Search About Subscribe Donate
The Texas execution chamber in Huntsville, Texas, on June 23, 2000.

It’s Been Almost Two Months Since the U.S. Executed Someone

We’re in the middle of one of the longest death penalty lulls in 24 years.

Texas and Georgia each have an execution scheduled for the night of July 14. If either occurs, it will mark the end of one of the longest stretches the U.S. has gone without executing someone in more than two decades.

Related To learn more about the death penalty, visit The Next to Die.

How Much Do You Know About the Death Penalty in the U.S.?

The last person put to death was Earl Forrest, a man convicted of killing three people, including a sheriff’s deputy, in a shootout that began as a drunken argument over a methamphetamine deal and a lawn mower. Missouri executed him on May 11.

If Texas or Georgia go ahead with their plans, it will have been 64 days between executions. Over the past 24 years, only once have we gone more than two months without an execution in America. That record is held by a seven-month halt nearly a decade ago when the Supreme Court was deciding whether the prevailing method of lethal injection was constitutional.

Days since last execution
Source: The Next To Die

In September 2007, the Supreme Court agreed to hear Baze v. Rees, in which condemned men in Kentucky challenged the state’s lethal injection process, arguing it violated the Eighth Amendment’s protection from cruel and unusual punishment.

All executions across the country stopped while the Court considered the case. More than six months later, the Supreme Court upheld the constitutionality of lethal injection. Almost three weeks after the Court’s decision, Georgia put to death William Lynd, and the death penalty went back into full swing, never halting for more than 50 days at a time. Until now.

Looking back, the modern era of capital punishment was inaugurated by a different Supreme Court case. In the Gregg v. Georgia decision, issued on July 2, 1976, the Court found that the death penalty, if applied correctly in the most serious cases, does not violate the Bill of Rights. The Marshall Project’s namesake, Justice Thurgood Marshall, wrote one of two dissenting opinions in the case.

The new execution age got off to a slow start. Six months after the Court’s Gregg decision, a Utah firing squad executed Gary Gilmore.

After that, it took another two years and four months — 858 days — until the second execution of the modern era took place in Florida. For much of the next decade and a half, the death penalty lurched forward in fits and starts. Between 1979 and 1983, the average time between executions was 189 days, more than six months.

Days between executions since 1976
Source: The Next To Die

By the mid-1990s, however, things were chugging along: 1999 saw 98 executions, the most in a single year in the modern age, occurring roughly every 3.7 days. Things have slowed since then. Thus far this year, executions have been carried out approximately every two weeks.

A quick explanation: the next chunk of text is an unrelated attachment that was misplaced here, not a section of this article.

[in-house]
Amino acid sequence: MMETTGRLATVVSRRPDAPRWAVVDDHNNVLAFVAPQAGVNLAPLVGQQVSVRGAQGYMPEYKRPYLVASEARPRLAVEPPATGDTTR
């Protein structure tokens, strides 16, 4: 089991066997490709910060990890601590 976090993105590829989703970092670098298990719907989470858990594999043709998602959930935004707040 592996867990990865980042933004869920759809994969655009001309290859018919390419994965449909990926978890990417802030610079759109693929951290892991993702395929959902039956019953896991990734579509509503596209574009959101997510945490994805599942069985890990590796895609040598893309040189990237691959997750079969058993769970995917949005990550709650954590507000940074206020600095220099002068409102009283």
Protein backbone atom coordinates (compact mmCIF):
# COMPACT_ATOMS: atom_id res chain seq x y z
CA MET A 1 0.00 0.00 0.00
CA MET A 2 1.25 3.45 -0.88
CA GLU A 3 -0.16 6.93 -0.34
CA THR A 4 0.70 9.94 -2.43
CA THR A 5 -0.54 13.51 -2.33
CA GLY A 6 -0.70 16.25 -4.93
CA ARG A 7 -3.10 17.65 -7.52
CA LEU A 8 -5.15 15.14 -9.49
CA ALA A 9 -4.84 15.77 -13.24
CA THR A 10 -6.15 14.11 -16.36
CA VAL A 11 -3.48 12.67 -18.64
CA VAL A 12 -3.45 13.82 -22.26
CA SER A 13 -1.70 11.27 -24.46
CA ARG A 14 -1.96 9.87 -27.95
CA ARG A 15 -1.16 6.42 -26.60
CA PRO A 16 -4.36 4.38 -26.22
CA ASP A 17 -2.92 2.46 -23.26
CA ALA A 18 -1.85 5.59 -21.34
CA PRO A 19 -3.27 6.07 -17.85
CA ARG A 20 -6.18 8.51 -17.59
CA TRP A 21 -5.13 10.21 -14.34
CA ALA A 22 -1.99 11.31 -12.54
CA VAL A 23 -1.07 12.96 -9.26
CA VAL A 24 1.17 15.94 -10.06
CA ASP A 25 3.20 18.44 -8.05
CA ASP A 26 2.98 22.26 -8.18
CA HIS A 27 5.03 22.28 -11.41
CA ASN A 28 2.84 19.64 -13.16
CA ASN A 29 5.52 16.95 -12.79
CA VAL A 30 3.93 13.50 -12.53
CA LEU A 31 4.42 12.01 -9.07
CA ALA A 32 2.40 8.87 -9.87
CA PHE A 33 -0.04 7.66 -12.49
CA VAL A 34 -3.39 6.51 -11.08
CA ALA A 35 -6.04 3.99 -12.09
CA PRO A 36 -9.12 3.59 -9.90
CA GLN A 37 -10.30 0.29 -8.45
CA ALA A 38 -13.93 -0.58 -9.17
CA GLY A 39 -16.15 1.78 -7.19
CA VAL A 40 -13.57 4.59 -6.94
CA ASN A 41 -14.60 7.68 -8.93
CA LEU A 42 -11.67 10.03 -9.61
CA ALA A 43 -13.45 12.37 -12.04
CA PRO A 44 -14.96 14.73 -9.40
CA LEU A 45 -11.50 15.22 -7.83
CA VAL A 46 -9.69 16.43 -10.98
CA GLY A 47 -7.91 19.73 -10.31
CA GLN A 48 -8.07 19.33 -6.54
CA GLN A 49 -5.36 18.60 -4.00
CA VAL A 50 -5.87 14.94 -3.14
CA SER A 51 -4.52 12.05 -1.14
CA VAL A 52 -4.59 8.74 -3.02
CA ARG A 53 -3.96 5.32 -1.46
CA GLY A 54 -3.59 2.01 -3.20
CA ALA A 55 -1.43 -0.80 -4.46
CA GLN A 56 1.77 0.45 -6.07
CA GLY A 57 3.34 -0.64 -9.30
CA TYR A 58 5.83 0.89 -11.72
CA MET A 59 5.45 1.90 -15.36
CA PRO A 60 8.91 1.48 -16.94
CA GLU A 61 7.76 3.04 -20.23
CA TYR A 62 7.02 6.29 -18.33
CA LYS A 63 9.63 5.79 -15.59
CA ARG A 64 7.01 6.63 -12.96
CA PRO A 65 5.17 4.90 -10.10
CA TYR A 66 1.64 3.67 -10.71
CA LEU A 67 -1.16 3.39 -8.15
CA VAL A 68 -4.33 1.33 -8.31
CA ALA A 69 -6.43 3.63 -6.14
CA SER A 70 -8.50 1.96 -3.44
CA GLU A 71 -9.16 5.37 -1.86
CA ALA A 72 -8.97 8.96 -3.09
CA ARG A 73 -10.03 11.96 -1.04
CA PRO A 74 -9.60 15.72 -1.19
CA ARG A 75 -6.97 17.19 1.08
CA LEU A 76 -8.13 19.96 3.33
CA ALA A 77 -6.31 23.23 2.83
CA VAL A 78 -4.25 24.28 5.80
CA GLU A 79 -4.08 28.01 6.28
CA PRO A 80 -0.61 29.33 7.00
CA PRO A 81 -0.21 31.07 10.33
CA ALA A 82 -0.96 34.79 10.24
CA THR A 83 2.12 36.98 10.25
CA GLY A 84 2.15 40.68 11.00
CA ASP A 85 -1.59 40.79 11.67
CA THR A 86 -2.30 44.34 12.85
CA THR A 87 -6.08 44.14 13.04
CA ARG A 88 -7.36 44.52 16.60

What’s causing the slowdown? Prosecutors are seeking the death penalty less often, in part because it’s become a more expensive case to prosecute and win. And even for those already convicted and who have exhausted their appeals, fewer states are able to carry out executions. Some states are wrapped up in court, fighting litigation from Death Row prisoners. Some states have also acknowledged that they can’t legally obtain lethal injection drugs or the supply they have is expiring.

Days since previous execution in select states
Source: The Next To Die

While most states can’t (or aren’t) carrying out executions, when you look at the states that have executed people this year, you see a few clear patterns. In places like Alabama and Florida, there are routinely gaps over the decades. In Missouri and Georgia, there are more irregular gaps, with some lasting three years. And then there’s Texas, which has executed more people than the next six states combined and leads the nation again this year. The most recent two executions scheduled in Texas were halted by stays by the state’s Court of Criminal Appeals as part of the appeals process.

Does this recent lull foretell the end of the death penalty? As long as Texas continues — and it has six more executions on the calendar after July 14 — probably not. At the halfway point of the year, the U.S. is on pace to have as many executions as last year. This respite, though longer than usual, may turn out to be an interesting, but fleeting, blip.

Before you go...

Can you help us make a difference?

The Marshall Project produces journalism that makes an impact. Our investigation into violence using police dogs prompted departments from Indiana to Louisiana to change their policies. Thousands of cameras were installed in the infamous Attica prison after we revealed the extent of violent abuse by guards. Municipalities stopped charging parents for their kids’ incarceration because of our reporting. Supreme Court justices have cited us, along with incarcerated people acting as their own lawyers.

The type of reporting we practice takes persistence, skill and, above all, time, which is why we need your support. Thanks to generous readers like you, The Marshall Project has already raised nearly $25,000 of our $100,000 goal during our year-end campaign. The funds we raise now are going to be essential to sustaining this important work. We’ve still got a long way to go to reach our goal, though.

To help us get there, a generous group of donors will be matching all new donations. They’ve pledged $100,000 in matching funds and are matching donations dollar-for-dollar until our December 31 deadline. Will you join The Marshall Project today and double the impact of your donation?